geographic information science

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Careers in GIS are in demand more than ever. Equipped with data visualization and spatial analysis skills, GIS professionals qualify for occupations in countless fields.1
Even if you’re considering enrolling in a GIS program and pursuing a GIS master’s degree, you may not realize how prevalent Geographic Information Science (GISc) is in our world.
The American Geophysical Union (AGU) recently appointed Scott Sheridan, Ph.D., professor and chair of the Department of Geography and professor in the online Geographic Information Science (GISc) programs, to its inaugural cohort for the Leadership Academy and Network for Diversity and Inclusion in the Geosciences (AGU LANDInG). AGU LANDInG’s Academy is a 2-year commitment supporting its participating Fellows to move from diversity, equity and inclusion (DEI) advocacy to DEI leadership through concrete efforts with a focus on evidence-based resources and practices.
He Yin, Ph.D., assistant professor in Kent State University’s Department of Geography in the College of Arts and Sciences, recently received NASA’s New (Early Career) Investigator Award in Earth Science. The award will provide funding for Yin’s research on the effects of the Syrian civil war on croplands throughout the eastern Mediterranean region.
Geographical information science (GISc) is a fascinating and diverse discipline, expanding rapidly into nearly every industry across the globe. Geospatial technologies support fields as widely varied as agriculture, climatology, disaster management, energy production, infrastructure, healthcare, law enforcement, logistics, marine sciences, national defense and real estate. If you’re detail-oriented and enjoy working with statistics, mathematics and powerful computer technologies, earning an online certificate in GISc will significantly boost your career opportunities as a GIS professional.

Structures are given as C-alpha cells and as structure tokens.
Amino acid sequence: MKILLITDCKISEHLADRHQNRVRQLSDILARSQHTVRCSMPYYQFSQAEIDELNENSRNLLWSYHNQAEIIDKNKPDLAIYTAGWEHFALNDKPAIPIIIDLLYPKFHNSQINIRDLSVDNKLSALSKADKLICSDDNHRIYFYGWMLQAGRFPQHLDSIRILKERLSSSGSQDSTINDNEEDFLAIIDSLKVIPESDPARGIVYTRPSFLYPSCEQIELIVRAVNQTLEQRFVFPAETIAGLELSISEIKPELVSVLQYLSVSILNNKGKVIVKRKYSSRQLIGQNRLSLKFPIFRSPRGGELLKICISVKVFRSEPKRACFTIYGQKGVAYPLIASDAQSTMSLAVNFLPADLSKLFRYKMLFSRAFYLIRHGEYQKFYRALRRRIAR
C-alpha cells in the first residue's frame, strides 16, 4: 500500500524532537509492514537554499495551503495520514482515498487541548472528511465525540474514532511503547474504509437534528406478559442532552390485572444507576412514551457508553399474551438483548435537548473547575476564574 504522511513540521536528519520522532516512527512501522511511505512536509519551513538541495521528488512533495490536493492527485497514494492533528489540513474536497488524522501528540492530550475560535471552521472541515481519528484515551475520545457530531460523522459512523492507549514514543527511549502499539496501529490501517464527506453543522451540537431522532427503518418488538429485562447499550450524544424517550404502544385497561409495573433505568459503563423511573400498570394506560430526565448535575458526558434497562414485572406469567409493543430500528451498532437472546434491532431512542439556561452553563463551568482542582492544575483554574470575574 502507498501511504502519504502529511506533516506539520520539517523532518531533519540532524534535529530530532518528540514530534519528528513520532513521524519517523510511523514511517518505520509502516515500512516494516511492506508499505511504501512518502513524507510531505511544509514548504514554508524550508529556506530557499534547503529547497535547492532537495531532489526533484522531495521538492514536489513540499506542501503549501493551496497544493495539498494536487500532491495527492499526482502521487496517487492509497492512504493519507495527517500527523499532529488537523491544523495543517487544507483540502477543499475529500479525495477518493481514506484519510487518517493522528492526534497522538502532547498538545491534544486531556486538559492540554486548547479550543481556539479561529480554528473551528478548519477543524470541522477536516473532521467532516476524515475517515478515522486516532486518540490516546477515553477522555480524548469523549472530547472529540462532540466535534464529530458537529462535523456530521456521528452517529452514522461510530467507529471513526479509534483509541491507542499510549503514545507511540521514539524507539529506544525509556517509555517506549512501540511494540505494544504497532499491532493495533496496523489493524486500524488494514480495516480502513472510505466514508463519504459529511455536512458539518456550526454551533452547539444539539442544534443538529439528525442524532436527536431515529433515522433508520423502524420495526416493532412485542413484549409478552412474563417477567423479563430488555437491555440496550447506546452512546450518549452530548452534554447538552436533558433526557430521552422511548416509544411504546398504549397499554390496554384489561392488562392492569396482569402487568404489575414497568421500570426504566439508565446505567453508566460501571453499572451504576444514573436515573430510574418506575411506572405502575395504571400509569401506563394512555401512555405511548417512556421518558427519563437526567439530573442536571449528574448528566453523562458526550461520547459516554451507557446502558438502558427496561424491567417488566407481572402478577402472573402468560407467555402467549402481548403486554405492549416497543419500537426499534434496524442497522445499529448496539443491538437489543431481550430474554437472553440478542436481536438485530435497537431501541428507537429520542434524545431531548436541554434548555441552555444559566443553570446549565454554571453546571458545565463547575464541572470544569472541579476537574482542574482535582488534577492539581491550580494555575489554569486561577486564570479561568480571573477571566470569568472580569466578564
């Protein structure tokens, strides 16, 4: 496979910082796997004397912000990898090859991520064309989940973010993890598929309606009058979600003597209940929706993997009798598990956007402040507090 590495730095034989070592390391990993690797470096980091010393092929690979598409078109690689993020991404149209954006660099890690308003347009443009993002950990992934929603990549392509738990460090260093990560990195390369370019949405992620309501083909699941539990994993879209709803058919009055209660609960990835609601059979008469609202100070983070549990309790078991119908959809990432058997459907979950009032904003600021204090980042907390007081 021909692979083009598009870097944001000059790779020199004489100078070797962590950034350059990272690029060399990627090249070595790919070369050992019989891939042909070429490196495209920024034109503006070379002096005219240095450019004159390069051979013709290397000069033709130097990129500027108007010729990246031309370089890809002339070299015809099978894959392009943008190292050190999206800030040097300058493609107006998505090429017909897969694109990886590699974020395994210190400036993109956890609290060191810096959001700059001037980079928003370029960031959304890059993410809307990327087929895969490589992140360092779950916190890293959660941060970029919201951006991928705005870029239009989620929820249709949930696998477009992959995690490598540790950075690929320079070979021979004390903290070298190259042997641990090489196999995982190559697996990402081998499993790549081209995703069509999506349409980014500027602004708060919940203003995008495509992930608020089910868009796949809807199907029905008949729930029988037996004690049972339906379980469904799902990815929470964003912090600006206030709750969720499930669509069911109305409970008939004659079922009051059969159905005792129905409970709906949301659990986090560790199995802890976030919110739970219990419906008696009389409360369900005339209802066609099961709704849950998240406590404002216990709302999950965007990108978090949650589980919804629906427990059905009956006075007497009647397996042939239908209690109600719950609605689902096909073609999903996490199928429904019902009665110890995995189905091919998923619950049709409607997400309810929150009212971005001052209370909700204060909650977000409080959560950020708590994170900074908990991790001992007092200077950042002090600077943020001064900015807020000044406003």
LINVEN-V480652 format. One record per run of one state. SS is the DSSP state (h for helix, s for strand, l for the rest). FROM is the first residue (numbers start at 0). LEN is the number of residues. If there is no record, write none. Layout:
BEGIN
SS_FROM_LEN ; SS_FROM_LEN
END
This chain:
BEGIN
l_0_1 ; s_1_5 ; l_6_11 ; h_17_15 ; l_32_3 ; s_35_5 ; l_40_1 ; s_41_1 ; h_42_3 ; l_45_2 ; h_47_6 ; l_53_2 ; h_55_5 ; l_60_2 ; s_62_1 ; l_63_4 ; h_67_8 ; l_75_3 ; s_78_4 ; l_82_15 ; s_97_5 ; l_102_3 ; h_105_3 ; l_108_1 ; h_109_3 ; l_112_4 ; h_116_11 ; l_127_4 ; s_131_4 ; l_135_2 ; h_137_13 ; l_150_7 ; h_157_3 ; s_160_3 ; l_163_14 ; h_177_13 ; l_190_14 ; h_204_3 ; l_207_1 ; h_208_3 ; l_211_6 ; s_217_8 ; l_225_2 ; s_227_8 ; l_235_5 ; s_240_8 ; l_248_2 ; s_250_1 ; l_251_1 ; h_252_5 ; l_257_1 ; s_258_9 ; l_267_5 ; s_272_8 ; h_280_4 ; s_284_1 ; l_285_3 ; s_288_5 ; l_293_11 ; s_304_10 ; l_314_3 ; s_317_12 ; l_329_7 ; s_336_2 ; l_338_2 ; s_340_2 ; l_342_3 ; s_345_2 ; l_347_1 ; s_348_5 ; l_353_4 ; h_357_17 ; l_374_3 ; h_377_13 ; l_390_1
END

A recent scan of Geographic Information System (GIS) news stories highlights its critical role in conservation efforts, tropical cyclone risk assessment; citywide collaboration, planning and response; electrical utility infrastructure resilience and U.S. Department of Transportation planning and operation.1,2,3,4,5 These are just a few examples of the far-reaching influence GIS and Geographic Information Science (GISc), the science behind this technology, has in our lives. The global market for GIS was $8.1 billion in 2020 and has a projected growth of $14.5 billion by 2025.6 There’s no better time to get involved in this red-hot field by arming yourself with the education and credentials necessary to compete for the most lucrative, in-demand and rewarding jobs.
Acronyms can be confusing, especially when two abbreviations relate to the same field. An example is geographic information systems (GIS) and geographic information science (GISc). Although both acronyms are rooted in the science of geography, the roles of GIS and GISc differ.
A GISc program can help professionals advance their knowledge and prepare for work in fields such as anthropology, economics, geoscience, market research, political science, disaster relief, real estate, surveying or urban planning. GISc professionals can choose from a broad spectrum of careers in different sectors, from the government to cartographers or geoscientists.
A whole variety of career opportunities are available for professionals in the field of geographic information systems (GIS) and geographic information science (GISc). These fields are among the fastest-growing disciplines, requiring a broad spectrum of skills in environmental sciences, digital technologies and project management. There are exciting, high-paying GIS and GISc careers for every interest, whether you enjoy being outdoors and exploring natural environments, have a passion for sustainable urban development or prefer the challenge of operating high-tech digital tools in an office setting.